Koreans are among the world’s most computer- and telecommunications-literate consumers. While in 2004 there were more than 26.5 million landline telephones, there were also more than 36.5 million mobile cellular phones. In the same year, there were almost 40 million Internet users, representing 62 percent of Korean households (72 percent by 2006), and being served by more than 5.4 million Internet server sites.

 

Ninety percent of the country has three-megabits-per-second broadband at home; and similarly high-speed wireless connections on the road. The telecom companies are fiercely competitive, and broadband service costs the consumer less than $20 a month.

 

Korea has 20,000 “PC bang,” or Internet cafes, where the consumer can rent a super fast PC for about $1 an hour. Ninety-five percent of Koreans in their twenties and students use the Internet, and that jumps to 98 percent if one counts only students. Research found that about 76 percent of the male population (17 million) and more than 64 percent of the female population (14.5 million) use the Internet. A recent survey found that 70 percent of Korean Internet users depend on the Internet for information searches and more than 15 percent use the Internet for shopping information.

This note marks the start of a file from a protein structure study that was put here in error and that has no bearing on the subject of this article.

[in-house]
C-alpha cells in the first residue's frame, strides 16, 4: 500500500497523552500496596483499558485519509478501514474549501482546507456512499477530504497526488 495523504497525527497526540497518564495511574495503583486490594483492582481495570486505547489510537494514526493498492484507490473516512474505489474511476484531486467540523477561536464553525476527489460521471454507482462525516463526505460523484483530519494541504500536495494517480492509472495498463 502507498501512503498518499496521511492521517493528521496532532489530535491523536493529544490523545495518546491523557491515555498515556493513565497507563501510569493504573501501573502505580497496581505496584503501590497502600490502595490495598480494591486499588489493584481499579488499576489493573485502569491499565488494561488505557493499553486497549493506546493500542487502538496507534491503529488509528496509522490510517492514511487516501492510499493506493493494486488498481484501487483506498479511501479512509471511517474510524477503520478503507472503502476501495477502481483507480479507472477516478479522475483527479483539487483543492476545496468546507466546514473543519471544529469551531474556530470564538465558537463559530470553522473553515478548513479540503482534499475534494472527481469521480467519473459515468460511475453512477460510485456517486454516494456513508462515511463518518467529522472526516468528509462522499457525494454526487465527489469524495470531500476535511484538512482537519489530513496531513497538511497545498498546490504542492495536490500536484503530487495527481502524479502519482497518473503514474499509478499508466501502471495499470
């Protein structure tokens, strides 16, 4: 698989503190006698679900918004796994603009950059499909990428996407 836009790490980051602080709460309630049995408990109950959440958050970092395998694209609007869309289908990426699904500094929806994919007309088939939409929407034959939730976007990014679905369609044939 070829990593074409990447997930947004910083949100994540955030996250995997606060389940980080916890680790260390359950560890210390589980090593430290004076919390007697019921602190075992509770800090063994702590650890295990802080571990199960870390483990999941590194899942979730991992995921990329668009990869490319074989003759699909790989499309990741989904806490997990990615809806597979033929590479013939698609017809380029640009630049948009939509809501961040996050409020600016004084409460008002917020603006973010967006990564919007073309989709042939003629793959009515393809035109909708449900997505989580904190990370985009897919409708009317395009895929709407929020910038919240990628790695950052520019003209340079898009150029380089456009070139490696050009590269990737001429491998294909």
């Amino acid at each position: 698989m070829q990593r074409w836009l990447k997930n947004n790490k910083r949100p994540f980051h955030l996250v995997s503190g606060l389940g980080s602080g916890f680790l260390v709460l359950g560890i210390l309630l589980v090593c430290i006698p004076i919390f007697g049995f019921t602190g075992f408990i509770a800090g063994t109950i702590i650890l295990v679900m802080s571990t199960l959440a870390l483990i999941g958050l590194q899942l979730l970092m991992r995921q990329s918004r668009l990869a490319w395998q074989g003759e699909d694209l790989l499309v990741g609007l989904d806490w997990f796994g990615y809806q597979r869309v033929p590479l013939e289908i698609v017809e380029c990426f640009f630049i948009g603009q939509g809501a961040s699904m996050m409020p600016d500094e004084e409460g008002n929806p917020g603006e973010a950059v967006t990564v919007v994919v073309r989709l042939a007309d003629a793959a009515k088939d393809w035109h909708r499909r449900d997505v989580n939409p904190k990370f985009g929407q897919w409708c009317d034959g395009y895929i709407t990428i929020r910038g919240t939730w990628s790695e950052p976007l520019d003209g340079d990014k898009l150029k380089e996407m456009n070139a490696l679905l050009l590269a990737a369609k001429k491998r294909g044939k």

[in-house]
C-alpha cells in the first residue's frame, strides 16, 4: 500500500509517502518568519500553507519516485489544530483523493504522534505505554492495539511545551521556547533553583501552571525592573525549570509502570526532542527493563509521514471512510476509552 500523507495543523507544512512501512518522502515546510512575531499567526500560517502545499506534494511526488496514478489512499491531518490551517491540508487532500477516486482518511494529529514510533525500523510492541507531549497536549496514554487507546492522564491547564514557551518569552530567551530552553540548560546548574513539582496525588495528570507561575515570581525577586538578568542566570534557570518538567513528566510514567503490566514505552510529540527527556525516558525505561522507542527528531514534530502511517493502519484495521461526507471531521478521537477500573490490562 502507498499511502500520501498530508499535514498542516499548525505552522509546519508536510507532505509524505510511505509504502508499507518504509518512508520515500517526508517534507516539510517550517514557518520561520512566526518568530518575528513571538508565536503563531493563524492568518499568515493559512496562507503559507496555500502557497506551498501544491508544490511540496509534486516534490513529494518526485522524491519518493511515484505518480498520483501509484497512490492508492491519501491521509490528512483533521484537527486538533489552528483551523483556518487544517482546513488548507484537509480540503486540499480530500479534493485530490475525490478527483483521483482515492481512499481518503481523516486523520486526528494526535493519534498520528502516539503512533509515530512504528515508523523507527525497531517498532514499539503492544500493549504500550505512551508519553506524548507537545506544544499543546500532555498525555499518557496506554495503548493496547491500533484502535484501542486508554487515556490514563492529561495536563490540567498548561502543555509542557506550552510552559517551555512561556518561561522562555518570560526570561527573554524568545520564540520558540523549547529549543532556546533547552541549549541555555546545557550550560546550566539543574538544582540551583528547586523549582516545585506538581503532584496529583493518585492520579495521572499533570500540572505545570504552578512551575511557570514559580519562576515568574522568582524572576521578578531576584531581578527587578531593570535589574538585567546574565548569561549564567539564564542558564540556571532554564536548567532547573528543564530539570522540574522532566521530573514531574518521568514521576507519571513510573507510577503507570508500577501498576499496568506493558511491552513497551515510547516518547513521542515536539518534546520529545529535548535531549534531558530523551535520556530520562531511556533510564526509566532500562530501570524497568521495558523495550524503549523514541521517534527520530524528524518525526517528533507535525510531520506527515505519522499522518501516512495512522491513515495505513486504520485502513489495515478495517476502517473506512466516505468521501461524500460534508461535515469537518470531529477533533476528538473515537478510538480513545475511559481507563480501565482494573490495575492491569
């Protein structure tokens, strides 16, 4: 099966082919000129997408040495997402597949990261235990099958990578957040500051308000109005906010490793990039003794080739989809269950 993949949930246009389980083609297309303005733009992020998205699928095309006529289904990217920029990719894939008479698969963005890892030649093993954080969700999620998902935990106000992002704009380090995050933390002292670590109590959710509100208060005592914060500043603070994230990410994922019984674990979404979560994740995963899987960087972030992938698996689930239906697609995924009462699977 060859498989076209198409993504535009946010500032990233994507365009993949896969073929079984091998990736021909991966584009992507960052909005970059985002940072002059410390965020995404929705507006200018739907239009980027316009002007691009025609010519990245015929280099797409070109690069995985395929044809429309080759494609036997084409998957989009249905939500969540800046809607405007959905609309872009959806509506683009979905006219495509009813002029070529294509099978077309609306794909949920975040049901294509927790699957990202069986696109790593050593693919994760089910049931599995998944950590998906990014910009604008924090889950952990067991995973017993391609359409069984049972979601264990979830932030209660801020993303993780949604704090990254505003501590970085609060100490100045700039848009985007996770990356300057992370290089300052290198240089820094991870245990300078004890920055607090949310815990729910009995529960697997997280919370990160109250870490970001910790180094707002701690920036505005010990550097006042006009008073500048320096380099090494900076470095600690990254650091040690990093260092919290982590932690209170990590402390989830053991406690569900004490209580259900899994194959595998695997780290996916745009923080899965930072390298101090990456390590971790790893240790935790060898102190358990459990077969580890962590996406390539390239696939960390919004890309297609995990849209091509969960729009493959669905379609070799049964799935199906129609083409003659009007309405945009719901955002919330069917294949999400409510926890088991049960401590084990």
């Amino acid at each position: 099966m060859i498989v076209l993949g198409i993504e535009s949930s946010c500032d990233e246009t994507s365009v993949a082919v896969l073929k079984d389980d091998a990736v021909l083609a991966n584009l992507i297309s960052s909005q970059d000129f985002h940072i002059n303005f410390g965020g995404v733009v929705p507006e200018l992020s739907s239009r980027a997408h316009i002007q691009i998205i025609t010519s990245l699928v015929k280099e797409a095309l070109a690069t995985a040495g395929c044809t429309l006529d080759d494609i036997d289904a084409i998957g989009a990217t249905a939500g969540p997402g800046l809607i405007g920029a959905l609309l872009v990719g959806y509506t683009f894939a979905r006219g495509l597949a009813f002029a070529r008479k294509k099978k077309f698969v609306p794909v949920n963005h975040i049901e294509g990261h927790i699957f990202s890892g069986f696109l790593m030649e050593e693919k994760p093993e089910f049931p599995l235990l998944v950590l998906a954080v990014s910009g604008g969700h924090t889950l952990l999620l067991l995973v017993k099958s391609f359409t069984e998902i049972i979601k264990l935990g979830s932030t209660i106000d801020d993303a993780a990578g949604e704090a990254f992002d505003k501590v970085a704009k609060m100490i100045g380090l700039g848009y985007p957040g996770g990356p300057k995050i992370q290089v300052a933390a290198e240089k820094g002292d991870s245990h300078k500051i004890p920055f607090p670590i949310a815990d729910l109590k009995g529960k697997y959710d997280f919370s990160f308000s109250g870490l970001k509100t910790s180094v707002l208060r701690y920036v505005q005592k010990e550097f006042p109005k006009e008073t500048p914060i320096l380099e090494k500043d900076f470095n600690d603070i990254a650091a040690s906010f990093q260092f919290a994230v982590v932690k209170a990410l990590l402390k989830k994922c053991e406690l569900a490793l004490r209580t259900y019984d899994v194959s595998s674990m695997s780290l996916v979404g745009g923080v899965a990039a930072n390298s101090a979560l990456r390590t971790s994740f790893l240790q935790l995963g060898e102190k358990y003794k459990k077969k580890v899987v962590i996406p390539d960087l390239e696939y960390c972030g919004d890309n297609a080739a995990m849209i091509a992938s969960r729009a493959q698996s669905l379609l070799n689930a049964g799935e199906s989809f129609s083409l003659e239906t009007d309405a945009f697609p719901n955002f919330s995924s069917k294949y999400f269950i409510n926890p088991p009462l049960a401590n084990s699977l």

Meet You at the Cybermall!

 

Korean consumers are arguably Asia’s most enthusiastic. The South Koreans are not satisfied, however, with simply blogging. They have gone a step further than the rest of the world. From a base of an estimated 33 million Internet users, more than half of whom have their own web sites, the Koreans have come up with a new concept, SNS -- or social networking service.

 

Korea’s biggest telecom company, SK Telecom, which pioneered the first form of this kind of service in 1999, owns the premier SNS provider, Cyworld. Two years later, Cyworld begun offering next generation mini-home page services like "Mini Homep’s.’’ -- a Korean transliteration of ``Mini Home Page.’’ Today, Cyworld is Korea’s leading SNS, allowing some 18 million Koreans to express themselves on line as individuals -- and as often as not, in creative, non-serious ways. The penetration is remarkable. About 90 percent of all South Koreans in their twenties have signed up for Cyworld.